Seeger’s style might take a bit of time for modern earns to get used to, but his deep message, good humor, and joy for playing music are timeless.  This Rolling Stone retrospective is a good introduction to his work for those who are interested.

“Born and Raised” – John Mayer (Live with David Crosby & Graham Nash – 2014)

Say what you will about John Mayer.  He started his career in pop and had his fair share of tabloid exposure in the past.  The man is an enormously talented guitarist, songwriter, and musician in general who has played with the likes of Eric Clapton, B.B. King, and many others over the years.  Since 2010, he has been living in Montana and his music has taken an interesting direction.  His 2012 album Born & Raised was heavily influenced by the folk and Americana traditions, and the studio version title track features David Crosby (The Byrds, Crosby, Stills & Nash) on backing vocals.  This live version features Crosby and Nash.  Mayer also performed CSN classics “Almost Cut My Hair” and “Wooden Ships” with the group.  Since 2015, Mayer has been on tour with three surviving members of the Grateful Dead, billing themselves as Dead & Company.  While many Deadheads were initially skeptical, the shows are arguably the best reincarnation of the Dead since Garcia’s death in 1995.  I highly recommend checking out their live performances on YouTube.  Start with this amazing performance of “Sugaree.”

“Depth Over Distance” – Ben Howard (Live at KCRW – 2012)

London-based singer-songwriter Ben Howard draws influences from such legendary acts as Van Morrison, Joni Mitchell and Simon & Garfunkel.  While his folk-rock style and beautiful vocals lend themselves well to studio recordings, he really shines this intimate live recording at KCRW.  The harmonics and percussion he is able to make with just an acoustic guitar are unreal, to say nothing of the vocal harmonies and arrangement in general.  This recording still has me saying “wow” long after hearing it for the first time.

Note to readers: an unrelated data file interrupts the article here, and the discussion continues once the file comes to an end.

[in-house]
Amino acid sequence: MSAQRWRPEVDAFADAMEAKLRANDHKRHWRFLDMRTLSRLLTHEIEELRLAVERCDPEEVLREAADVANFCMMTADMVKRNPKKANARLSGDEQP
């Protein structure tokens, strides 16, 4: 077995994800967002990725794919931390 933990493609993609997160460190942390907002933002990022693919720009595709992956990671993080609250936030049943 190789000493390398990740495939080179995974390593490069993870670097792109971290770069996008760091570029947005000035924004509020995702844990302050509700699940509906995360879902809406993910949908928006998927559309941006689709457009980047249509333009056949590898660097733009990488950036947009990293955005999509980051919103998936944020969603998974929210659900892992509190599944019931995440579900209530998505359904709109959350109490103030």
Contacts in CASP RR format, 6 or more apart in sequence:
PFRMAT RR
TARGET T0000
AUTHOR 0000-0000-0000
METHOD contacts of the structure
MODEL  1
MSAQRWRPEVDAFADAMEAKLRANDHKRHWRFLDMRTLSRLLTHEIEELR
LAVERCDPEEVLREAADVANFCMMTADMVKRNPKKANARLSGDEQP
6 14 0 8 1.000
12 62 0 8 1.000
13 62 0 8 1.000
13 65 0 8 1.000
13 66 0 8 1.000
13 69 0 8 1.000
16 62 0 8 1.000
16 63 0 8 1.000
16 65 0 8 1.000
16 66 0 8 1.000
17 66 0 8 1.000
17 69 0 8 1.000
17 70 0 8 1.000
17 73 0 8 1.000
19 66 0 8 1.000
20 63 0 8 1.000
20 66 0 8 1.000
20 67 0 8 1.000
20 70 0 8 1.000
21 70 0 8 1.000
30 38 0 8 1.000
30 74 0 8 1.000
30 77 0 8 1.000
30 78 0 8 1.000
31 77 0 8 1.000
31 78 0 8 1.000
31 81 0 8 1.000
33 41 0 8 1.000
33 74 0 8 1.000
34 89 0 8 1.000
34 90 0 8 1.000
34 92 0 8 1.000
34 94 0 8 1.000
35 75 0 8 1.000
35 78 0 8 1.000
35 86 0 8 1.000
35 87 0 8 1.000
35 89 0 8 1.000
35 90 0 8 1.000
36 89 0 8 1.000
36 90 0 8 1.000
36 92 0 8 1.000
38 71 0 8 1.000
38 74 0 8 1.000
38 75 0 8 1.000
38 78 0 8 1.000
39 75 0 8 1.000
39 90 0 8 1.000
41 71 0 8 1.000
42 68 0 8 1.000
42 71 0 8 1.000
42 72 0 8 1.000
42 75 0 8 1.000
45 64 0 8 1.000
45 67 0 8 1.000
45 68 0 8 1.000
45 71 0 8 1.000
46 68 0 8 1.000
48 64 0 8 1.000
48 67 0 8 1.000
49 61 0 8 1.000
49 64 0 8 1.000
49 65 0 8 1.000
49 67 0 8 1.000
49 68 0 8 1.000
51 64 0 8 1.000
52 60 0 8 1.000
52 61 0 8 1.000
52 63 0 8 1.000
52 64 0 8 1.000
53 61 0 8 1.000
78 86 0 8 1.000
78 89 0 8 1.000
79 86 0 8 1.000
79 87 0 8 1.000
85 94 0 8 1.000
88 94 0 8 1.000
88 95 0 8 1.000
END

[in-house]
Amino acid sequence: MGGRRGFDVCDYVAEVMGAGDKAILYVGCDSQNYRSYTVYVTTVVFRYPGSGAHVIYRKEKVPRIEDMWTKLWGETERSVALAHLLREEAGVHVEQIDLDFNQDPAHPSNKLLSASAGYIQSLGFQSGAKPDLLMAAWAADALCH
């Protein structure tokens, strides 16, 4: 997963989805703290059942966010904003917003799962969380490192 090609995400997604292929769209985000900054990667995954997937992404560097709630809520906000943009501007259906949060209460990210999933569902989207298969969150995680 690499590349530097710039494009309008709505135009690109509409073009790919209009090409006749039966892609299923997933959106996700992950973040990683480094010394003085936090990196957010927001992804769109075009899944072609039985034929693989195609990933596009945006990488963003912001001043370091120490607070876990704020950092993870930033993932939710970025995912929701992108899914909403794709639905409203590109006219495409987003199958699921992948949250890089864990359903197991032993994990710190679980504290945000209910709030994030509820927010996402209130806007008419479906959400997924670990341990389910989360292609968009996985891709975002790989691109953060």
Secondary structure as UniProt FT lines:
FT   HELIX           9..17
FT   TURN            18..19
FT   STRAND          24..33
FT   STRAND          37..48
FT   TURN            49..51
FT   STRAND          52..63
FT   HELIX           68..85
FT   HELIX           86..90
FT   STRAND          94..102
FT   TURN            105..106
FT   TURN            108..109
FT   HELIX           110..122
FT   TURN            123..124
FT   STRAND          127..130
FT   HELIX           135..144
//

“GBA” – Xavier Rudd (Live 2008)

In this early live performance, Australian roots-rock artist Xavier Rudd plays a 12-string guitar with his hands, plays didgeridoo and sings with his mouth, and plays the stop box with his feet.  The result is an impassioned and full sounding performance of one of his lesser known songs.  Some of my other favorites include “Choices,” “Better People,” “Time to Smile,” and “Love Comes and Goes,” which he also performs beautifully below.

“Love Comes and Goes” – Xavier Rudd (Live at Bing Lounge – 2011)

I’ve been listening to a lot of Xavier’s music in the last few months, so I would be remiss not to feature this beautiful solo recording as well.  It’s amazing what one man with a slide guitar and sense of the human condition can do.

“Temple Caves” – Mickey Hart’s “Planet Drum” (1991)

The Grateful Dead drummer and percussionist has been producing word music for over 30 years, and has had a lifelong interest in musicology.  Since the late 1980s, he has worked with archivists and ethnomusicologists at Library of Congress and Smithsonian Institute to record the unique musical traditions of various indigenous cultures at risk of dying out.  He has become a well known figure in the world music community, and details his interest in the music of various cultures in this fascinating interview with Public Radio International.

To be continued . . .

I hope you enjoyed this selection of music, and I’ll be sure to keep the “music for the journey” series going with periodic updates.  Let me know in the comments what you liked best as well as any recommendations!